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                                      UK PMI services dropped to 28-month low, sharp deterioration in service sector growth

                                        UK PMI services dropped notably to 50.4, down from 52.2 and missed expectation of 52.5. That’s also the lowest reading in 28 months. Markit noted there is only marginal expansion of overall business activity. Employment growth moedrates to four-month low. And, business optimism is weakest since July 2016.

                                        Chris Williamson, Chief Business Economist at IHS Markit, which compiles the survey:

                                        “A sharp deterioration in service sector growth leaves the economy flatlining in November as Brexit concerns intensified. Measured across services, manufacturing and construction, the survey results suggest that the pace of economic growth has stalled. With the exception of July 2016, when business slumped in the immediate aftermath of the EU referendum, November saw the worst performance since February 2013.

                                        “The surveys are so far consistent with 0.1% GDP growth in the fourth quarter, thanks to the expansion seen back in October, but growth momentum has since been lost and risks are clearly tilted to the downside.

                                        “A contraction of service sector business activity in November was only avoided by firms working through backorders to an extent not exceeded since 2009. As such, unless demand revives, a slide into economic decline at the turn of the year is a distinct possibility.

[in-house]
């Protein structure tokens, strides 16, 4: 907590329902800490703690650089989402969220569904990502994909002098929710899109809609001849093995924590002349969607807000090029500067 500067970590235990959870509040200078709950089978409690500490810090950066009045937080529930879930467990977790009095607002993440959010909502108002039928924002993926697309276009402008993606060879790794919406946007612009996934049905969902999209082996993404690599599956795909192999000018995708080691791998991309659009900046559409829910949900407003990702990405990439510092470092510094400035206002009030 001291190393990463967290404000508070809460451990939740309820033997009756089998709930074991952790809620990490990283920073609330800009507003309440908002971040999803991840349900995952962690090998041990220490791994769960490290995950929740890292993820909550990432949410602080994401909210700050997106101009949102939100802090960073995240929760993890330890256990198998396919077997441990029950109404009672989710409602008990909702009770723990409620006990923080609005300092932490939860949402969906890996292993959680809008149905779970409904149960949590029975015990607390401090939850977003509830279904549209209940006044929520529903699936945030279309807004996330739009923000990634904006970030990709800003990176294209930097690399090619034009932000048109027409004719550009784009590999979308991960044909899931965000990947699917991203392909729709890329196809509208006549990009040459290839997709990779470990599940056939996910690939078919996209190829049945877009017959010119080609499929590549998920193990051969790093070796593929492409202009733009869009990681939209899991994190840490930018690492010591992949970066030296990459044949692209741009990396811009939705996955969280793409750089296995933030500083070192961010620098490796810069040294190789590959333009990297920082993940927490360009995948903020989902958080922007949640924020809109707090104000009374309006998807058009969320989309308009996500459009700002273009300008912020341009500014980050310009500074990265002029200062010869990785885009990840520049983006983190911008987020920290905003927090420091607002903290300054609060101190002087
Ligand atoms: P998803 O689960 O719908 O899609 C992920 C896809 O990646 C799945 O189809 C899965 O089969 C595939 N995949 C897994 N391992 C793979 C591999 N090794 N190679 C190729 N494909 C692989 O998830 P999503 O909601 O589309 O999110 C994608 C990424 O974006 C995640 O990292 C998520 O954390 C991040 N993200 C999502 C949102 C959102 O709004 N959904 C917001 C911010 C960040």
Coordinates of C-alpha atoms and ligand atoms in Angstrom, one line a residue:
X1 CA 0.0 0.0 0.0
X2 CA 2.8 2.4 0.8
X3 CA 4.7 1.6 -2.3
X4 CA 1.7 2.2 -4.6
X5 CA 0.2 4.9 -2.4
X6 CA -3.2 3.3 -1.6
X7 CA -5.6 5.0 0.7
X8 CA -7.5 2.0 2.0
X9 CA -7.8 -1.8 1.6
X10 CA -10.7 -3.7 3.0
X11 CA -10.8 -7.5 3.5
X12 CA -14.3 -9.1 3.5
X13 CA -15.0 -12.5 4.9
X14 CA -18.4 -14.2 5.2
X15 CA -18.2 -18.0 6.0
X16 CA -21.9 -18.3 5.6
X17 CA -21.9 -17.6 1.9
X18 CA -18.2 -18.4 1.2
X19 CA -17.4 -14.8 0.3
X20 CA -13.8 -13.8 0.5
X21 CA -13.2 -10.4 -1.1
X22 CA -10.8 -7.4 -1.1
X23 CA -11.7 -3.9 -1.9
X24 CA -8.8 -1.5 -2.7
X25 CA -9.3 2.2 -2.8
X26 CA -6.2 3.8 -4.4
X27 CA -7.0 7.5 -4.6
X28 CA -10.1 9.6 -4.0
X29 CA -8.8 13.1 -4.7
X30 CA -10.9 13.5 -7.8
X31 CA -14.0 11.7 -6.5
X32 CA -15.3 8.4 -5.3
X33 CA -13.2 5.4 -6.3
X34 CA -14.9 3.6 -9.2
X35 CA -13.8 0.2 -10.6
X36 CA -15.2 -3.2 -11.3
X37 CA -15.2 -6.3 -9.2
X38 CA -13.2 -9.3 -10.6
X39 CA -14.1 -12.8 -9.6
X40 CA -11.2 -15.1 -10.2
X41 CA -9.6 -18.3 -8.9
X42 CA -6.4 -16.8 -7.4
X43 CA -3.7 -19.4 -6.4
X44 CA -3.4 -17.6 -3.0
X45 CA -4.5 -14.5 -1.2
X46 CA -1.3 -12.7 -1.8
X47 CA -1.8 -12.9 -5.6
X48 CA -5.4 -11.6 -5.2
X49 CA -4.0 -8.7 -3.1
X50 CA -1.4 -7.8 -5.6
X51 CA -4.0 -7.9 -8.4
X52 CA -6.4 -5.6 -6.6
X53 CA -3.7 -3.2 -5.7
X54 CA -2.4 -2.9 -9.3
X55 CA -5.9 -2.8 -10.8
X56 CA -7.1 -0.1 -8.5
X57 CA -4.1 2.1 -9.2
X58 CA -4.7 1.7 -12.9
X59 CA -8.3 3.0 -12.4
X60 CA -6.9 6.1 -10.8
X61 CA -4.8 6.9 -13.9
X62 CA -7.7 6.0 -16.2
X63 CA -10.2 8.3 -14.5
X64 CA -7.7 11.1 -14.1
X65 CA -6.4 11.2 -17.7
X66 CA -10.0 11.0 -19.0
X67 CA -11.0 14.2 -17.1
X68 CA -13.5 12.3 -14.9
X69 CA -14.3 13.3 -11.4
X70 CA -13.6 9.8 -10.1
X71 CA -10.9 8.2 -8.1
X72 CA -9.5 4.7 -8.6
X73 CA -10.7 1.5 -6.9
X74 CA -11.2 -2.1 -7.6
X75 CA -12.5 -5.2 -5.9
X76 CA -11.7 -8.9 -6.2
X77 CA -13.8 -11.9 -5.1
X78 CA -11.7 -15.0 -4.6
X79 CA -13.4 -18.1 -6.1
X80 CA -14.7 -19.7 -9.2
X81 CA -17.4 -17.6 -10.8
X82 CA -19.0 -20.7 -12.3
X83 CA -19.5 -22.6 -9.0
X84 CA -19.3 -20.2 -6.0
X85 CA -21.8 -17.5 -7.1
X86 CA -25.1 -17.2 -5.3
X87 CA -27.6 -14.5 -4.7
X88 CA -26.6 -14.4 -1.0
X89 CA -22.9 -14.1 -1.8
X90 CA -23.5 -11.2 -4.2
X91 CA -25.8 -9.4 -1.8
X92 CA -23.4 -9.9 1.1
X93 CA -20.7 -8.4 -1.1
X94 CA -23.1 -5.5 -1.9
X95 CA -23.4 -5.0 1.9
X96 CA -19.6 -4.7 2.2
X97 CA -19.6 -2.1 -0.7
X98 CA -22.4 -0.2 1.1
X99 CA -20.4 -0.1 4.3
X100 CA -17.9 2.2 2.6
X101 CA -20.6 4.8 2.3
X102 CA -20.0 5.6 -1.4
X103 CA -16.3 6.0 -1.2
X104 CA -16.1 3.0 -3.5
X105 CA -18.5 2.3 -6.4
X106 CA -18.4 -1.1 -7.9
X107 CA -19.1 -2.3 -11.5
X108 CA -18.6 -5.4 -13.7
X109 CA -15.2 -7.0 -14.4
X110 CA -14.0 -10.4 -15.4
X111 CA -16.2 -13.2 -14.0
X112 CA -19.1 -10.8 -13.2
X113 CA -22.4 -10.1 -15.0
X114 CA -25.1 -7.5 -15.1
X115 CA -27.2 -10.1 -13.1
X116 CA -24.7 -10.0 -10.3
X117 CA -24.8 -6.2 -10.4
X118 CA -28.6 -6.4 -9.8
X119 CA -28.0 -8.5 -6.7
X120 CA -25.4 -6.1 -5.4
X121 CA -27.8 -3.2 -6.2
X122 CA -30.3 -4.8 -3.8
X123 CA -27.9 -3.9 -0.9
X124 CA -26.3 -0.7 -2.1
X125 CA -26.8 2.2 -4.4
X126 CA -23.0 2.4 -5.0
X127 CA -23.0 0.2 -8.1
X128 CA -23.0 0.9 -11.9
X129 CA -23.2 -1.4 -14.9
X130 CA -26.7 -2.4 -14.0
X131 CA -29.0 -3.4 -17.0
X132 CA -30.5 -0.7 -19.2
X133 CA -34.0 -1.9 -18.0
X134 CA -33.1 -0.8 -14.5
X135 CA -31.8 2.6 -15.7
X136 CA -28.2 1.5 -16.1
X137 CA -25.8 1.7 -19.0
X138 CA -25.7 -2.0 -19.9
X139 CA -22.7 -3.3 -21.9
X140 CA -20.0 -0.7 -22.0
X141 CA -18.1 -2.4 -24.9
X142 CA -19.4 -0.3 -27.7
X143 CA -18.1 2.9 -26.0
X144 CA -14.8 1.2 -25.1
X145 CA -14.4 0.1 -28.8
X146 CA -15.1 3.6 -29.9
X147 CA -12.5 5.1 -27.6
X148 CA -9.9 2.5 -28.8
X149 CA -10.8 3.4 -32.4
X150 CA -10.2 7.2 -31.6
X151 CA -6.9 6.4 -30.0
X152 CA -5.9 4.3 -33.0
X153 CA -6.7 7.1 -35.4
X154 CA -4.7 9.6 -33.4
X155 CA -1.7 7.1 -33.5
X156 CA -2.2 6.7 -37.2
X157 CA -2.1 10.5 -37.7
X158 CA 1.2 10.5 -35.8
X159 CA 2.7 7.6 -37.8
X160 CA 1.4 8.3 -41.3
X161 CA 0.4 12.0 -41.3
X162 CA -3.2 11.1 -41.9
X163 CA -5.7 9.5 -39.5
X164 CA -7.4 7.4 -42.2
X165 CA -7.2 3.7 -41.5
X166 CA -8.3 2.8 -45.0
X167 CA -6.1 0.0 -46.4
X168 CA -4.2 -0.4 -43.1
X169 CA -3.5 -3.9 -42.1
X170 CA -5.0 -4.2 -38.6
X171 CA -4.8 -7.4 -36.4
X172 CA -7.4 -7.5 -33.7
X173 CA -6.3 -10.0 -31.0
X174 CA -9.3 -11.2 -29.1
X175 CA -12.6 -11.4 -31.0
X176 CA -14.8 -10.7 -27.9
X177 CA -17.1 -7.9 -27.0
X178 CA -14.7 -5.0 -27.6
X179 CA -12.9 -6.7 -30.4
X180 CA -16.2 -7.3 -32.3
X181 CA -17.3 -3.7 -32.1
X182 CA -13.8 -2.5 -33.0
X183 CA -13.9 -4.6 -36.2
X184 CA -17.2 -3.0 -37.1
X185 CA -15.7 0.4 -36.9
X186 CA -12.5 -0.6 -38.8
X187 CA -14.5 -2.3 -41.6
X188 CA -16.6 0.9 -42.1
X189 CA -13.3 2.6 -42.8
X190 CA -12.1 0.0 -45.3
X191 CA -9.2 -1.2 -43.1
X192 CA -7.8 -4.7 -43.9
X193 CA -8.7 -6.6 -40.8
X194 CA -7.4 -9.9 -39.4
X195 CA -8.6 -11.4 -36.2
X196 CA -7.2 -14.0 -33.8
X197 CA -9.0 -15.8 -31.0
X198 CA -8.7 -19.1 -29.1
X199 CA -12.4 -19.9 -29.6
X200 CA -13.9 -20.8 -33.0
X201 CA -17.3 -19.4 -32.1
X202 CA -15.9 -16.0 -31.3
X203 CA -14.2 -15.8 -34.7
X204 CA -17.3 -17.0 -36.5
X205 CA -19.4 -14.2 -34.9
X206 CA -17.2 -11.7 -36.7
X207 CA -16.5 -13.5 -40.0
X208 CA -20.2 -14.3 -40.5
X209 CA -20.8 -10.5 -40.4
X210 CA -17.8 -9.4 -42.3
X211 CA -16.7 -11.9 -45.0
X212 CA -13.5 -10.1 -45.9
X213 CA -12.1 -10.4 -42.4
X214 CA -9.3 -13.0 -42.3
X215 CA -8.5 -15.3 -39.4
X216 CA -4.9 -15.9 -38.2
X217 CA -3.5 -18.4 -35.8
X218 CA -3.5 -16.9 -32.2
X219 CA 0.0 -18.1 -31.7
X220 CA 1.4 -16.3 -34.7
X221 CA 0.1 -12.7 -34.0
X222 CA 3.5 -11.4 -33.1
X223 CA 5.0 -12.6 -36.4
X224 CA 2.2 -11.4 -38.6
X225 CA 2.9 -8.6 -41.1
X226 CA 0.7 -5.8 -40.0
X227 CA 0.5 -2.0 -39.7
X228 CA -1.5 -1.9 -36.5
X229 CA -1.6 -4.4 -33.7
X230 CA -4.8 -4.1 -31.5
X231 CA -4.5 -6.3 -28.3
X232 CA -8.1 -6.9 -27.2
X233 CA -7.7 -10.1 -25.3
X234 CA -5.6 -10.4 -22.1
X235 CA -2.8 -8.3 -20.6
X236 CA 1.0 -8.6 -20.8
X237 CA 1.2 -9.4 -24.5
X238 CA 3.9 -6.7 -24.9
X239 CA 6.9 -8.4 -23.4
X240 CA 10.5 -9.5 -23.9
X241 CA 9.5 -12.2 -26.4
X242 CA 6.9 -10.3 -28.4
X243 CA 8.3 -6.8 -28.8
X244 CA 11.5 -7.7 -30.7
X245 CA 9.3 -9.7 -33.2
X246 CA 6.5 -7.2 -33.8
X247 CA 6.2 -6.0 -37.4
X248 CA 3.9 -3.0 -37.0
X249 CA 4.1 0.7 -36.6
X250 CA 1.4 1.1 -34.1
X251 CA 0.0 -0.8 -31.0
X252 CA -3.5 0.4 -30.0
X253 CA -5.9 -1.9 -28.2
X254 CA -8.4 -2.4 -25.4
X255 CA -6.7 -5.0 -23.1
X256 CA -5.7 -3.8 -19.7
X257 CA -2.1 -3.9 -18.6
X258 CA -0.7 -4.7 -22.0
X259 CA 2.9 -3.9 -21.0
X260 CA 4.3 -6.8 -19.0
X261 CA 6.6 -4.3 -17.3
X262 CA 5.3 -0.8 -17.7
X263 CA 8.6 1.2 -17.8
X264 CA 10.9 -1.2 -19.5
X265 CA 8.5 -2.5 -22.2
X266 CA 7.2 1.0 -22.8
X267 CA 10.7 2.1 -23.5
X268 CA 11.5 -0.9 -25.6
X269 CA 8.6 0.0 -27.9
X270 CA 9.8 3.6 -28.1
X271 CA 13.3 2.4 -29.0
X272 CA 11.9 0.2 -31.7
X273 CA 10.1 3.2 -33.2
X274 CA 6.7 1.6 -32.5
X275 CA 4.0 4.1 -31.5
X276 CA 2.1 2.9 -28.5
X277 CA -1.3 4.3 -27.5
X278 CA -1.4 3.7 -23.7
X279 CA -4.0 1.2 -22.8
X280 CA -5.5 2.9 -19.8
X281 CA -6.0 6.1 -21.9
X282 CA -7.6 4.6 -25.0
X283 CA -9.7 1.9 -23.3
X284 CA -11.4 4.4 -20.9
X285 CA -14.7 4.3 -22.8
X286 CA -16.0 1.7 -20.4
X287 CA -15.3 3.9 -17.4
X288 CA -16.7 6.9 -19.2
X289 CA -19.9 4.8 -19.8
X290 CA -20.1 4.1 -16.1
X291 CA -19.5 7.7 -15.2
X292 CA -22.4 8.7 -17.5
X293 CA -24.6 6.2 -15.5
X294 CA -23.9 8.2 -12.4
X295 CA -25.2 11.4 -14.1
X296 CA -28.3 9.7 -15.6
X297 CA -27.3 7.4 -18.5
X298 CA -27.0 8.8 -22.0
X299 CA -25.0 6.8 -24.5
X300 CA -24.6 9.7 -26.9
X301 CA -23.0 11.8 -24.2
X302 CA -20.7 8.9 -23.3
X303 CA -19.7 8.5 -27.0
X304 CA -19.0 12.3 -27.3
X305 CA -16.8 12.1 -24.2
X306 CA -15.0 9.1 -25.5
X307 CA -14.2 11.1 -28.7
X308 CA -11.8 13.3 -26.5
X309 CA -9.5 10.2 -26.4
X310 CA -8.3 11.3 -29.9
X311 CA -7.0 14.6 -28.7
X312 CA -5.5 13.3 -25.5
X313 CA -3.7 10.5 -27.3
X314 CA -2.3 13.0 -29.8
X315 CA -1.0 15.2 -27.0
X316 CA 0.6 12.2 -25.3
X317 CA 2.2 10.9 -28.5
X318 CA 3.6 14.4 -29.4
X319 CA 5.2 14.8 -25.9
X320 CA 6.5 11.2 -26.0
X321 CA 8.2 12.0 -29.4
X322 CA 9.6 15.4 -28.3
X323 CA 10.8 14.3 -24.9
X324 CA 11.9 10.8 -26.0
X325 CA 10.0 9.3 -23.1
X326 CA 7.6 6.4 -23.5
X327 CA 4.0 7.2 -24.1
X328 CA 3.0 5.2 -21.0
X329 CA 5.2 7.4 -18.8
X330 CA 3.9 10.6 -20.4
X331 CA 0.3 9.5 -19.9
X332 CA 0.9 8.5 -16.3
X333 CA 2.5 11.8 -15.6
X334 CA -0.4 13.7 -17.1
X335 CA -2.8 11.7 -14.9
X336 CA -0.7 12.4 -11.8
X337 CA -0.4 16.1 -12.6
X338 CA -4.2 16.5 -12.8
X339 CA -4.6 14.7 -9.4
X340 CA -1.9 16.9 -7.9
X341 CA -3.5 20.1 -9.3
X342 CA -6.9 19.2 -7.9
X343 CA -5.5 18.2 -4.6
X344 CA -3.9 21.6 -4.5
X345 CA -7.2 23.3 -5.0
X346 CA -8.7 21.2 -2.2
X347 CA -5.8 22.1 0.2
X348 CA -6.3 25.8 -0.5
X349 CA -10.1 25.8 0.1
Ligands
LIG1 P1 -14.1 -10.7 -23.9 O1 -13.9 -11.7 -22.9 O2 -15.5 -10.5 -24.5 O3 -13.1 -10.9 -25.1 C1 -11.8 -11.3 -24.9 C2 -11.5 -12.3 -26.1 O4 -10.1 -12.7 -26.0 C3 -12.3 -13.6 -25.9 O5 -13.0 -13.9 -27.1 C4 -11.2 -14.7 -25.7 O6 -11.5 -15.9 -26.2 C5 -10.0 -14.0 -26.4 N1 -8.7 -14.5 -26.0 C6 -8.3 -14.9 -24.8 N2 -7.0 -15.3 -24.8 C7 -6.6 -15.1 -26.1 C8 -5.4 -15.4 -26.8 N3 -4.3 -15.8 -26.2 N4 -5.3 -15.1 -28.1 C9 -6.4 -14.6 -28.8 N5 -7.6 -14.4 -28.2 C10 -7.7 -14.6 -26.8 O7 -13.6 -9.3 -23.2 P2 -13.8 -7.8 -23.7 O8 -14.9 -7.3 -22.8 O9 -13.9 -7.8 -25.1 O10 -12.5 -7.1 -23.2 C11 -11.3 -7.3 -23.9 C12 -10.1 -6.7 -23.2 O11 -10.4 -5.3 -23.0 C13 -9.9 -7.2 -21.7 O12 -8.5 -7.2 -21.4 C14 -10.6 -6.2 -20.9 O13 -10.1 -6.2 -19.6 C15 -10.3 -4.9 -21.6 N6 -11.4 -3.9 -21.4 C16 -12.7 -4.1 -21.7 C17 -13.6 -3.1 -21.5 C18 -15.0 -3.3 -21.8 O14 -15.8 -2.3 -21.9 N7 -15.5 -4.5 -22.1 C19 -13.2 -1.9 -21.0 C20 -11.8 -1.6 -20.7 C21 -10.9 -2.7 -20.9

“Both the slowdown in current business activity and the deterioration in business optimism were primarily caused by an intensification of anxieties over Brexit. Uncertainty in relation to the withdrawal agreement and the possibility of no deal was often reported to have caused companies and customers to cancel or postpone spending and investment decisions. Clarity in relation to Brexit arrangements is therefore urgently needed to help ensure the current stalling of growth does not translate into a downturn.”

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                                        US Mnuchin indicates new tariffs on China probably just a month away

                                          US Treasury Secretary Steven Mnuchin reminded the House Financial Services Committee that new tariffs on USD 300B in Chinese imports are probably just a month or so away. He said, “there won’t be any decision probably for another 30 to 45 days.” Meanwhile, there is no plan to travel to China to resume trade negotiations yet.

                                          On Walmart’s claims that tariffs will push up retail prices, he said “that’s something I can assure you the president will be focused on before we make any decisions.” However, he also talked down the threat of higher prices for consumers. He said “my expectation is that a lot of this business will be moved from China to other places in the region so that there will not be a cost.”